Putting aside lingering hostilities from nearly 50 years of civil war, Sudan and South Sudan have agreed to share profits tied to oil exports from the region that were halted earlier this year.

The agreement, which came after four days of negotiations in the Ethiopian capital of Addis Ababa, includes a provision to establish border security between the two countries, which nearly went to war a few months ago in an ongoing dispute over certain oil-rich areas. The deal, which was to be signed Thursday, reportedly provides for a demilitarized buffer zone between both countries, but does not resolve who will eventually end up with control of several disputed borderlands.

As first noted by The Am Law Daily last year, Skadden, Arps, Slate, Meagher & Flom has been busy advising South Sudan, which gained independence from its northern neighbor in July 2011, on all oil-related legal matters.

Douglas Nordlinger, an energy and infrastructure partner in Skadden’s London office, has taken the lead advising South Sudan on oil and gas issues related to its secession from Sudan, including representing South Sudan in negotiations over oil production and transportation arrangements with its former ruler, as well as international oil companies seeking access to the new country’s natural resources.

Nordlinger, who declined to comment through a Skadden spokesman when contacted by The Am Law Daily, is no stranger to African energy deals, having led a team from the firm last year advising an investor group that spent roughly $1 billion to buy parts of Royal Dutch Shell’s African business.

South Sudan’s emergence as a sovereign and independent nation has not been without controversy. This summer bimonthly magazine Foreign Policy took a close look at the cadres of lobbyists, lawyers, non-governmental organizations, politicians, and celebrities that backed a rebel group called the Sudan People’s Liberation Movement (SPLM) in its push for an independent South Sudan.

In April, South Sudan agreed to withdraw troops it had sent to the disputed Heglig oil field in a move that nearly led to another war with Sudan. That country’s army has fought two civil wars and engaged in periodic armed skirmishes with the SPLM for control of oil-rich areas in the south that now border both countries. In June, reports emerged that South Sudanese leaders had stolen an estimated $4 billion in public funds, only a month after the United Nations threatened both South Sudan and Sudan with sanctions unless their respective governments agreed to try to resolve their differences at the negotiating table rather than on the battlefield. (The New Yorker published an in-depth story this summer examining the conflict and South Sudan’s first year of independence.)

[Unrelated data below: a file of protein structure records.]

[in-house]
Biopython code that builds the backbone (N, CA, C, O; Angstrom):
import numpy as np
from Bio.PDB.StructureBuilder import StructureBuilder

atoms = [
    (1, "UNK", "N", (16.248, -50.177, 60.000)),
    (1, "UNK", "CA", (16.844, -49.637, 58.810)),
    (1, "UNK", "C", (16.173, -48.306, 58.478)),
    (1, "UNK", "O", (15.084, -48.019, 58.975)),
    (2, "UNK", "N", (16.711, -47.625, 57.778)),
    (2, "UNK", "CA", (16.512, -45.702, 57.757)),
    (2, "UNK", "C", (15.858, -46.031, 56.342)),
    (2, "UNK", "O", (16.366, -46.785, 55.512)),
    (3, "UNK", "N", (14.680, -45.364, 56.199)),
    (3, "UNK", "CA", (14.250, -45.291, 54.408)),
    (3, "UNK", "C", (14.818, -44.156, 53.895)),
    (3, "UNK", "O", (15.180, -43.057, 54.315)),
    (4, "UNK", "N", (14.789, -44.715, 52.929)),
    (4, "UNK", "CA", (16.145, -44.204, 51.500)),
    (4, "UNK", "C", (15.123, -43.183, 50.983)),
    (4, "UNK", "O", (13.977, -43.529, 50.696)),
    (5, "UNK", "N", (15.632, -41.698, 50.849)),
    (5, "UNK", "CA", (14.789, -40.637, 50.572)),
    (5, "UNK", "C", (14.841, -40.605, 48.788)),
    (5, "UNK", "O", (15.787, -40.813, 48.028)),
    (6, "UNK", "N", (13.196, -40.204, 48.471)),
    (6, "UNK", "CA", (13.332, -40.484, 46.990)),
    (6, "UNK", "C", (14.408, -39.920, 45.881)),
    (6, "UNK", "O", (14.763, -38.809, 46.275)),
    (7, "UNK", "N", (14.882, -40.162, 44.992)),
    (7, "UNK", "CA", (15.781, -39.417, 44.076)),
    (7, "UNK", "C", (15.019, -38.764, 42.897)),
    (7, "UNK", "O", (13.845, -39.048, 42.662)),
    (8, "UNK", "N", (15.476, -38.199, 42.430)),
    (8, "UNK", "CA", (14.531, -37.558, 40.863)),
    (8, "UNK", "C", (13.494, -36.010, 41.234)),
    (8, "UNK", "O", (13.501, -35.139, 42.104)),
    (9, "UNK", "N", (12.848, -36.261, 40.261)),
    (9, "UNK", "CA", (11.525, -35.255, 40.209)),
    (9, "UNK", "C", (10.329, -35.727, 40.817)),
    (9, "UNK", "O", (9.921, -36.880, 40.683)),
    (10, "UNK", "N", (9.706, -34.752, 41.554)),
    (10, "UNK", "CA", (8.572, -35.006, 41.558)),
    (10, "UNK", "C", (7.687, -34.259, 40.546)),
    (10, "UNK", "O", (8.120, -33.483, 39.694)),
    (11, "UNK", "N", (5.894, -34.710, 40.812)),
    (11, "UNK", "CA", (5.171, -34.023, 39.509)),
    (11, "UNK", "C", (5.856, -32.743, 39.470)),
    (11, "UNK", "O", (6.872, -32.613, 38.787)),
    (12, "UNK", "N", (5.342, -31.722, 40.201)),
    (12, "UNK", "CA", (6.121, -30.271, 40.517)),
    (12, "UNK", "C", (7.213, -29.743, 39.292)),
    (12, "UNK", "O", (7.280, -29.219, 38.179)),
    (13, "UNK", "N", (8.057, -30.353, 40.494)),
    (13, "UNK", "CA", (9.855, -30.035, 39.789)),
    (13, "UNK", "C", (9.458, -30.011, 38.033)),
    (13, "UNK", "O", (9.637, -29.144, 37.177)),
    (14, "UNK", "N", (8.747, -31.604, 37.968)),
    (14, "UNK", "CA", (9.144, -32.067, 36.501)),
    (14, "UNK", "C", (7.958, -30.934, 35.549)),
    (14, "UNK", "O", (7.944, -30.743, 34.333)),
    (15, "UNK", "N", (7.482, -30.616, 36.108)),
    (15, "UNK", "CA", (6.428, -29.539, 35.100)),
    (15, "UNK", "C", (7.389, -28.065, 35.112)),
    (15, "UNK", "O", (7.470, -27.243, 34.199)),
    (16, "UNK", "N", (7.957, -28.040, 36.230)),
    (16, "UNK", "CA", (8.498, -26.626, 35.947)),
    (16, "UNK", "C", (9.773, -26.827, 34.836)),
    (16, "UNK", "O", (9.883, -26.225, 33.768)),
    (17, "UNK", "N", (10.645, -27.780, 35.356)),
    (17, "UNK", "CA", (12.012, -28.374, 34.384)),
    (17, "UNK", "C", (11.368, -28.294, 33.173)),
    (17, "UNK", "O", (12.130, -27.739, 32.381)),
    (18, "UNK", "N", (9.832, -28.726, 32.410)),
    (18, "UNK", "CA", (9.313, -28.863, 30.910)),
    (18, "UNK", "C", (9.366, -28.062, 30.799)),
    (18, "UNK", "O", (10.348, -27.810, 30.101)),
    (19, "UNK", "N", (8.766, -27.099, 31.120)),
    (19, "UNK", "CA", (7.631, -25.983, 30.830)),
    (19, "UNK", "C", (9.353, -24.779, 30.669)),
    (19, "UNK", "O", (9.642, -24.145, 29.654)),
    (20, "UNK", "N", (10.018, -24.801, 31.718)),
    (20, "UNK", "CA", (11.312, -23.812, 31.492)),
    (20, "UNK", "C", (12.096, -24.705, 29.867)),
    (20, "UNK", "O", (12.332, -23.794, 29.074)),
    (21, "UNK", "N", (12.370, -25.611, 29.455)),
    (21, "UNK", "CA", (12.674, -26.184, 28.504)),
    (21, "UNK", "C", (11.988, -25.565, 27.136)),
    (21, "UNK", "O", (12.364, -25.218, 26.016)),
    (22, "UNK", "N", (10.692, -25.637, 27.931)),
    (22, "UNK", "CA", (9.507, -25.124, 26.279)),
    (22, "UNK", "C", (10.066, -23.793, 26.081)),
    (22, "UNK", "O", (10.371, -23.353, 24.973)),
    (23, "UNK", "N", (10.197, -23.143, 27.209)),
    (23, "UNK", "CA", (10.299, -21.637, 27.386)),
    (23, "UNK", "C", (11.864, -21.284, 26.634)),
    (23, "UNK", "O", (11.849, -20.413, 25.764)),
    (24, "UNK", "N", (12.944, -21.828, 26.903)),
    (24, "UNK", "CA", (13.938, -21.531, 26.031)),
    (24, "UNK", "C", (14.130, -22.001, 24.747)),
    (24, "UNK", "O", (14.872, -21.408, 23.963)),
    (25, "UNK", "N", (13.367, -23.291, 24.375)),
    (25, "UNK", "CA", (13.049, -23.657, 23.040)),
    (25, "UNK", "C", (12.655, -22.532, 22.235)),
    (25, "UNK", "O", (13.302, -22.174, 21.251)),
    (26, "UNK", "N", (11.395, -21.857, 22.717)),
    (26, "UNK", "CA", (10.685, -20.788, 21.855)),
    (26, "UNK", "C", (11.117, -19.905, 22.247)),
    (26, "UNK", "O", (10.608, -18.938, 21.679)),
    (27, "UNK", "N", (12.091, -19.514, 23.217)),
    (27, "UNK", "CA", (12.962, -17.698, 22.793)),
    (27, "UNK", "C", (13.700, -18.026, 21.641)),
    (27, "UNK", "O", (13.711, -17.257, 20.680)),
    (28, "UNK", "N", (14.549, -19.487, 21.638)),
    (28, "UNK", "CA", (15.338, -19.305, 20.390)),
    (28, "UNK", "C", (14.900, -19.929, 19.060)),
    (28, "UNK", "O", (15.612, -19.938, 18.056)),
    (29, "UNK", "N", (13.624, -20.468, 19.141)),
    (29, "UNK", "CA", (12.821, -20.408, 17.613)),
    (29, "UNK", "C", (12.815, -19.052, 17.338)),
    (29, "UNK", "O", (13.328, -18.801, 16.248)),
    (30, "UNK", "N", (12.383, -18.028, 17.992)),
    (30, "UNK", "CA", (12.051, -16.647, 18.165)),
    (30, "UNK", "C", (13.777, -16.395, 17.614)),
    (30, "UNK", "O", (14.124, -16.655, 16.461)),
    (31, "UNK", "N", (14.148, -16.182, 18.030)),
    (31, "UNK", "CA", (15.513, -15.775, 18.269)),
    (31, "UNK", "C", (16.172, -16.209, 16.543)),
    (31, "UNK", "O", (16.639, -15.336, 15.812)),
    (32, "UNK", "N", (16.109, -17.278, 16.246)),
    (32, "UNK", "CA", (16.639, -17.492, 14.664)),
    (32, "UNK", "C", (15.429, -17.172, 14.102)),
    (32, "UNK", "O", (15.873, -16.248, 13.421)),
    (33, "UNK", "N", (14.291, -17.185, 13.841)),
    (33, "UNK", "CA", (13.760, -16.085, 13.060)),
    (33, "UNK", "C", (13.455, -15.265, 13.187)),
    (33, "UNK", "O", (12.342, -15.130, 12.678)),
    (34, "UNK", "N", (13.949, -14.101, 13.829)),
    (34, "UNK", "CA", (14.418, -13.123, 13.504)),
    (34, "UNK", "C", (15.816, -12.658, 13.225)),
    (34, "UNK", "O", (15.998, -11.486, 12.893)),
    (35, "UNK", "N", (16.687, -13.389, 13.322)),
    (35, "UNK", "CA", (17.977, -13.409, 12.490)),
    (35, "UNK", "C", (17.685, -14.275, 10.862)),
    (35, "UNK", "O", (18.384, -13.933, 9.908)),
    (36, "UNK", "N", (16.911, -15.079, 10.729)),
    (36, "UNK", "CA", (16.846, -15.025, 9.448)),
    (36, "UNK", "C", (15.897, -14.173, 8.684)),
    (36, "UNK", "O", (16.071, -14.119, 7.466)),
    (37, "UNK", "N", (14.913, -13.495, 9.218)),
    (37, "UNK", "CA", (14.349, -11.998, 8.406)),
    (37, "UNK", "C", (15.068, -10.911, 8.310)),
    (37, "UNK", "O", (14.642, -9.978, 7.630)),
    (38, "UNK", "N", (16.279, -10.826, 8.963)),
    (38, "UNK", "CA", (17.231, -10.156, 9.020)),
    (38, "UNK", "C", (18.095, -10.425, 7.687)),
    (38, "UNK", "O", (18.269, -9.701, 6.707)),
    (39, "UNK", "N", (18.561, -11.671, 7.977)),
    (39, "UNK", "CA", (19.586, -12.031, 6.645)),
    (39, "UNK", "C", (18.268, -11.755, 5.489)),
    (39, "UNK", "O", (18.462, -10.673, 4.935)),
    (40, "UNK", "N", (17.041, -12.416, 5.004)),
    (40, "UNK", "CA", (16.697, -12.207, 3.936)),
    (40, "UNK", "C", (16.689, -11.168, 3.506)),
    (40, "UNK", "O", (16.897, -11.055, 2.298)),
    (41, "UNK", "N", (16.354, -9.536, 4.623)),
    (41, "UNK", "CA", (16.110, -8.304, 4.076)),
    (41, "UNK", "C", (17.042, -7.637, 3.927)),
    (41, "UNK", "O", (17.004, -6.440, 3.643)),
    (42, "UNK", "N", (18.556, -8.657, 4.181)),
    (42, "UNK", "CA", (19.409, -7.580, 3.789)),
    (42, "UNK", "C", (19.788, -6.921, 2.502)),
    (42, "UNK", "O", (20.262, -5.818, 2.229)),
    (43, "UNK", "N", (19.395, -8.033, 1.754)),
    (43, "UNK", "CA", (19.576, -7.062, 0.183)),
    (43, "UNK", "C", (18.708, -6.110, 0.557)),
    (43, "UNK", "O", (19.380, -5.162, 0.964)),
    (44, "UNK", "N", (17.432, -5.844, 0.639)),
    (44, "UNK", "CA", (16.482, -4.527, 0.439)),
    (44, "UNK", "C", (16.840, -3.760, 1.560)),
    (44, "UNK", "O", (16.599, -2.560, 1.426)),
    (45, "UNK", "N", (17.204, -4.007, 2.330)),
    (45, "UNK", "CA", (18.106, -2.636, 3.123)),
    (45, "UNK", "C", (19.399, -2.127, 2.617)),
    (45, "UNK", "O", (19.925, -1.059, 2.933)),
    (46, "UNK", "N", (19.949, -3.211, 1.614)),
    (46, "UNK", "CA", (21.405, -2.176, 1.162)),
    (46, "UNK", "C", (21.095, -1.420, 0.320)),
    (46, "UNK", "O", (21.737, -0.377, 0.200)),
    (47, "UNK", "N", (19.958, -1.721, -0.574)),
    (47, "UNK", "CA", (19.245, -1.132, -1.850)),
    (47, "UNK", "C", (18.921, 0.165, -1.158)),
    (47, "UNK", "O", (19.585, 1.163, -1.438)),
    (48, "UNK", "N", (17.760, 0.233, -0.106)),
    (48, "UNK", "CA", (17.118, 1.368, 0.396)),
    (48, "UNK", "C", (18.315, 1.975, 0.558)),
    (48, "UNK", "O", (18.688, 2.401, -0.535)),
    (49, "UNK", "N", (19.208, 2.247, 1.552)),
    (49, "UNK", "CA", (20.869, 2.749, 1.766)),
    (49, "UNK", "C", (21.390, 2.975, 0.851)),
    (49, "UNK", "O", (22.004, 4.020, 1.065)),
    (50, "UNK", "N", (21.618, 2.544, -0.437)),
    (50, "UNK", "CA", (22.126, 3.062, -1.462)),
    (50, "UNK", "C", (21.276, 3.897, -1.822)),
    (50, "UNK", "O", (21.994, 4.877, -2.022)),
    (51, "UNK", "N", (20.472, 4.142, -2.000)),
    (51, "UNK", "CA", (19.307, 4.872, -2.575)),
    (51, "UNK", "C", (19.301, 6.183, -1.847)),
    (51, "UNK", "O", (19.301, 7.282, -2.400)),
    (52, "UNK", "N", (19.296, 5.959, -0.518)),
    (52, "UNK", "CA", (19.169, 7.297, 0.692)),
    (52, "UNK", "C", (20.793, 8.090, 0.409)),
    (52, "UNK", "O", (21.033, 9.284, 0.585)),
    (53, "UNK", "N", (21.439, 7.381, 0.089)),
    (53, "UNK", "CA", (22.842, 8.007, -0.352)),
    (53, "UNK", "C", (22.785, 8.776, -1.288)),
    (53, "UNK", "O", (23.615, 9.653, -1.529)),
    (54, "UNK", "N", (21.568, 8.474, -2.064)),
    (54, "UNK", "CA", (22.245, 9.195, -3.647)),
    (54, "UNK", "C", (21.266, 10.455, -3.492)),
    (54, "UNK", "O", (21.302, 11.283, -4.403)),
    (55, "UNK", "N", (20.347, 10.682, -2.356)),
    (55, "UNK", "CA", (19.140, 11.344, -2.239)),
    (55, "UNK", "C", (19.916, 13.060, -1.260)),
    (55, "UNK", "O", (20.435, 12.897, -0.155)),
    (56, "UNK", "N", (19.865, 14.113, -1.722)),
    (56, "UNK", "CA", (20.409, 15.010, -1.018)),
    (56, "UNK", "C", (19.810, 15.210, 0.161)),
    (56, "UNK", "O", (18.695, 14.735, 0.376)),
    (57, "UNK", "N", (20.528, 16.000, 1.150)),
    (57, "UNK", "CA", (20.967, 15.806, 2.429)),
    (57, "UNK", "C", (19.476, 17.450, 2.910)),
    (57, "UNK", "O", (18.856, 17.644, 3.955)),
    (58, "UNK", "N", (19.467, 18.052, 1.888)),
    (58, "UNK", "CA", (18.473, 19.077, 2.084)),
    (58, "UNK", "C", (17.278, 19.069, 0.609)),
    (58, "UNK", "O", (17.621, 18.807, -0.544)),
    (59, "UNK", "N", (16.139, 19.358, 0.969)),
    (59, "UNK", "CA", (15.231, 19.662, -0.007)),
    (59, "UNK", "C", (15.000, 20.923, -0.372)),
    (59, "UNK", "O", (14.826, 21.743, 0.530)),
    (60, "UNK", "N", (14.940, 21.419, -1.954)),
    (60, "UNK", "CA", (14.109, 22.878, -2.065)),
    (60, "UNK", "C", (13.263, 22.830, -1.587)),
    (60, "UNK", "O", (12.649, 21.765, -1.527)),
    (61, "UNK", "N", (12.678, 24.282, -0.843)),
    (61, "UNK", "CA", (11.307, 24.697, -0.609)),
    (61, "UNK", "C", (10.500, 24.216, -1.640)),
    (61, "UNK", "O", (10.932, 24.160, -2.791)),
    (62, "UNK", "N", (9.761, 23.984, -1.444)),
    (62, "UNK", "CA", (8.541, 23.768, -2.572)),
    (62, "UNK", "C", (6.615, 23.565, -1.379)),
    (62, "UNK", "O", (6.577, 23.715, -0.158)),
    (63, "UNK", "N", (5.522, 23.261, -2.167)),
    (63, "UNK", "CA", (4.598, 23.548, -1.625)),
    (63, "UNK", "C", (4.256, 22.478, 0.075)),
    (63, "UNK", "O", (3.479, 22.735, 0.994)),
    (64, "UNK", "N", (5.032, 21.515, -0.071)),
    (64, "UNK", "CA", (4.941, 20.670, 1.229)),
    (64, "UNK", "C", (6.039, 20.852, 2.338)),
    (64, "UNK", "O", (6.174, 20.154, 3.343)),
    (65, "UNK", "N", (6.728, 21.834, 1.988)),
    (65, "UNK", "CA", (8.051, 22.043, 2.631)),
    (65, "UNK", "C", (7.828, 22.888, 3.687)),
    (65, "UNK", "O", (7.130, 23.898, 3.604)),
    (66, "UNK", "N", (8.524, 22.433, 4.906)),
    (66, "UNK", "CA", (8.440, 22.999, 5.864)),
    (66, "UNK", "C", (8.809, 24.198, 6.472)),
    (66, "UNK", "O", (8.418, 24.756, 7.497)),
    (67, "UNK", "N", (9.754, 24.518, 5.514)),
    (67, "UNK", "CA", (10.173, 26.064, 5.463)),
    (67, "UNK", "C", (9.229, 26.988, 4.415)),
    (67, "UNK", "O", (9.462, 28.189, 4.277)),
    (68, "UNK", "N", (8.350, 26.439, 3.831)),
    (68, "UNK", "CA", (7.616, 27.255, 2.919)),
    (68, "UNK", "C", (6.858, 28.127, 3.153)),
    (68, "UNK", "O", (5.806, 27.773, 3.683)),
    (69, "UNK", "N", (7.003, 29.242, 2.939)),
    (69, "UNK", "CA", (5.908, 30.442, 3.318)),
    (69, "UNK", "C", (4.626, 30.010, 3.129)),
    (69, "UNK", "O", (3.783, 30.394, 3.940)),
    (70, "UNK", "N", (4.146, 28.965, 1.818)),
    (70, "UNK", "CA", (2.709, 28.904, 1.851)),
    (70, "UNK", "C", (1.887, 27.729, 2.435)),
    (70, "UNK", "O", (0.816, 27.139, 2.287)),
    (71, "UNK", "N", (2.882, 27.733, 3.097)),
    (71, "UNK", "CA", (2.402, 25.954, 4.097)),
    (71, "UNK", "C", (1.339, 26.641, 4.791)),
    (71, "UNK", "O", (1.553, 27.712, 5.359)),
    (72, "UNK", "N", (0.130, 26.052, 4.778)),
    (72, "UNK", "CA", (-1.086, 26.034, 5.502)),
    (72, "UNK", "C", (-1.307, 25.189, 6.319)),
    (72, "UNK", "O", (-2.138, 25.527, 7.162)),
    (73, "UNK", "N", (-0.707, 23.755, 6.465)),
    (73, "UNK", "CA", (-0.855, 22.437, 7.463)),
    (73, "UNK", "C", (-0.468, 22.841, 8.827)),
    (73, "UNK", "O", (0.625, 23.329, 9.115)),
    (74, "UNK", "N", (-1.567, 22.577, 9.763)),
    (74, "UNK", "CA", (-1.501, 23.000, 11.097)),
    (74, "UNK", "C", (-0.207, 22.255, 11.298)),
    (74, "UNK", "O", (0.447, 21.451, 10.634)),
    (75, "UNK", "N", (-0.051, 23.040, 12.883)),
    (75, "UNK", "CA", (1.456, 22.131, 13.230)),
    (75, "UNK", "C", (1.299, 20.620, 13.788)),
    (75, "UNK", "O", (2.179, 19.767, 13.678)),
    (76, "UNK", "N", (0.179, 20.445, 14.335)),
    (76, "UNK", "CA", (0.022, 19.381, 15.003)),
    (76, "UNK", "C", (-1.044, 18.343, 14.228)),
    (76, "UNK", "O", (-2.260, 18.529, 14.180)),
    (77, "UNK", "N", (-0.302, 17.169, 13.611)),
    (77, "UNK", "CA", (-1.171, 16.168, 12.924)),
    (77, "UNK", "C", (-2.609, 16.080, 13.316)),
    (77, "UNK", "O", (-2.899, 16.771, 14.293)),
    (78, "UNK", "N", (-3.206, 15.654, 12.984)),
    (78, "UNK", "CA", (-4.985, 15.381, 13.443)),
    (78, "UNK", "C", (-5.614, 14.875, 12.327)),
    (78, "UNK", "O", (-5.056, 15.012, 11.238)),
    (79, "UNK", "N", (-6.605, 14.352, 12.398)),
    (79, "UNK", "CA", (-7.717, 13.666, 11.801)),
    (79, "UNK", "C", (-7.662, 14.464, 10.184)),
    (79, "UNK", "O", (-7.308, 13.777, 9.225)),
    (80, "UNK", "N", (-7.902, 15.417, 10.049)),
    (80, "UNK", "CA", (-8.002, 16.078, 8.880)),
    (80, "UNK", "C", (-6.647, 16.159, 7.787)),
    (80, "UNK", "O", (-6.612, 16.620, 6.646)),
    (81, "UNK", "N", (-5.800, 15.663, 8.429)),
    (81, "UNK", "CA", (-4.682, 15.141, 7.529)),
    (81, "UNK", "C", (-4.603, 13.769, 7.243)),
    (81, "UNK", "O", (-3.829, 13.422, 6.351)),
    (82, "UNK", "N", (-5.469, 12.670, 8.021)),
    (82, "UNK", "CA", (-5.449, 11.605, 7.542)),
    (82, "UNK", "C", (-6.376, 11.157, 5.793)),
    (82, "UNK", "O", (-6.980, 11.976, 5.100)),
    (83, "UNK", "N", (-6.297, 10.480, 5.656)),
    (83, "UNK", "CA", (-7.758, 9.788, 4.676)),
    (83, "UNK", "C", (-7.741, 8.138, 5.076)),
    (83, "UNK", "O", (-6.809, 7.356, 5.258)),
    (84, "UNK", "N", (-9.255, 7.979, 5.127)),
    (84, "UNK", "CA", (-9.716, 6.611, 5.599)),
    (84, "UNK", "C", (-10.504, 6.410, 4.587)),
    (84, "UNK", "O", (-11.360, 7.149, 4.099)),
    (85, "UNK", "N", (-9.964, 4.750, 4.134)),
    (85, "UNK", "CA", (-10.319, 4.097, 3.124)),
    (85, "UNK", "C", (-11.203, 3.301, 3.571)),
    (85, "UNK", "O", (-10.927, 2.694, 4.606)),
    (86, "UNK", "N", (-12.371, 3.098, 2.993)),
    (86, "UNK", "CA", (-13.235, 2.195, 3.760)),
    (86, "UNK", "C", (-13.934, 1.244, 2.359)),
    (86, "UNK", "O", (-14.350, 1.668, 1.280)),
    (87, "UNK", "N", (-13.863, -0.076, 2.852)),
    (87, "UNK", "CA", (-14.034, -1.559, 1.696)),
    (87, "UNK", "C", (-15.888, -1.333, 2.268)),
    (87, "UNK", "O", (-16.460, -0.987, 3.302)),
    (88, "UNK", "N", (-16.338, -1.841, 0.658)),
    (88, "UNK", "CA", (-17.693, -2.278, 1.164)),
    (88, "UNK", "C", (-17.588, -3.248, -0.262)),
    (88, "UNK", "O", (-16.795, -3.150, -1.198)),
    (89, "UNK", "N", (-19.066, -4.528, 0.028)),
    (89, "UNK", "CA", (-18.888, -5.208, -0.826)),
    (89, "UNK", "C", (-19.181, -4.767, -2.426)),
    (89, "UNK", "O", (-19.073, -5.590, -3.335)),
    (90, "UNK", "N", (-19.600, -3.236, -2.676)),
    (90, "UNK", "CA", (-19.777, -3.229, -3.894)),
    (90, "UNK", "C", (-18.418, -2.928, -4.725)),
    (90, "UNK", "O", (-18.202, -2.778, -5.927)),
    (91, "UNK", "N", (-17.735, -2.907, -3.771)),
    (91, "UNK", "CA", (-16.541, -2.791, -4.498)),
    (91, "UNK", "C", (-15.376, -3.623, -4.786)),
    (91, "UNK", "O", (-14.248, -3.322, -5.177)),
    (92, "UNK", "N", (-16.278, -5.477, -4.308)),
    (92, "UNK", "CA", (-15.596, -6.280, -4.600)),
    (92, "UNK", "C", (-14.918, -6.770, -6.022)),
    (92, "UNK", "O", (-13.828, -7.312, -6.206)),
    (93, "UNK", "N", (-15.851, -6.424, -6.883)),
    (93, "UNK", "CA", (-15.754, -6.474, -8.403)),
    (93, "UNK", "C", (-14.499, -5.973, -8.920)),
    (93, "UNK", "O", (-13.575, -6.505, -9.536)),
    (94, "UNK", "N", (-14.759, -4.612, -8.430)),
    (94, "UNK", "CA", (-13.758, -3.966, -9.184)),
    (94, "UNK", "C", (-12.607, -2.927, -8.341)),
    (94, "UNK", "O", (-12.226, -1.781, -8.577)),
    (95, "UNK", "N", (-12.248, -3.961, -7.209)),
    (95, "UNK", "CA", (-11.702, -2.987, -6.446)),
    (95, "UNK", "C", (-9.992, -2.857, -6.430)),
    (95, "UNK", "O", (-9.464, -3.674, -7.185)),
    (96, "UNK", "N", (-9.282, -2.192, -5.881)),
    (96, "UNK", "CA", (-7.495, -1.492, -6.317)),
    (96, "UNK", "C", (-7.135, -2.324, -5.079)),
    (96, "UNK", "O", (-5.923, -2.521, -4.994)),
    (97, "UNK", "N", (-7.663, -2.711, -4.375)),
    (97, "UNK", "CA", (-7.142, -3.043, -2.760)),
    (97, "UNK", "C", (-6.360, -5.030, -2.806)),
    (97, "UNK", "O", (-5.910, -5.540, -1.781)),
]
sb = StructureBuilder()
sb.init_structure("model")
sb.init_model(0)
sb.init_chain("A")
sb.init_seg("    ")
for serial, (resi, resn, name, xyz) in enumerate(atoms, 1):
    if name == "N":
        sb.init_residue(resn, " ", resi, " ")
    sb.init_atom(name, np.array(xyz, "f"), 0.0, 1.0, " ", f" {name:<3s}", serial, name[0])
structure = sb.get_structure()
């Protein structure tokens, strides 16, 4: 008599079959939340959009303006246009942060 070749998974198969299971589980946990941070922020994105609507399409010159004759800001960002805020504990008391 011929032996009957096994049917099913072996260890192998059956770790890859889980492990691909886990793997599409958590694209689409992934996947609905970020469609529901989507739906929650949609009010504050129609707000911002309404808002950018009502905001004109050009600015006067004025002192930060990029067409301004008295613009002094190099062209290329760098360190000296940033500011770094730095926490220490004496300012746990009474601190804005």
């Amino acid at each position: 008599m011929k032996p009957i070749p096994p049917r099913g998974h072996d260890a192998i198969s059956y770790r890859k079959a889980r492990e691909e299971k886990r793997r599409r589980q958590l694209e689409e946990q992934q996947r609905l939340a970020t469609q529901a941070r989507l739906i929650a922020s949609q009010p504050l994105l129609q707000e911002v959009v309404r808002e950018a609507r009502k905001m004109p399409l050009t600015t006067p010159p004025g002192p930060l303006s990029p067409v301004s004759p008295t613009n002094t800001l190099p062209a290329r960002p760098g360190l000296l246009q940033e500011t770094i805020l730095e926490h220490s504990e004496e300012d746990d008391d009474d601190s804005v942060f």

Skadden is serving as cocounsel to South Sudan with Wilmer Cutler Pickering Hale and Dorr in an ongoing arbitration proceeding before the Permanent Court of Arbitration in The Hague, Netherlands over the disputed Abyei border region. Before the parties returned to the bargaining table in Addis Ababa, South Sudan had proposed using international arbitration to determine the ownership of contested border territories. Skadden lawyers are also doing pro bono work for Sudanese refugees from the region’s various conflicts, according to the firm’s 2011 pro bono report.

Both Sudan and South Sudan have recently revamped their lobbyist rosters in the U.S. International trade solo practitioner and lobbyist Bart Fisher in Washington, D.C., was hired by Sudan last November, according to records on file under the federal Foreign Agents Registration Act, while South Sudan has retained Esther Sprague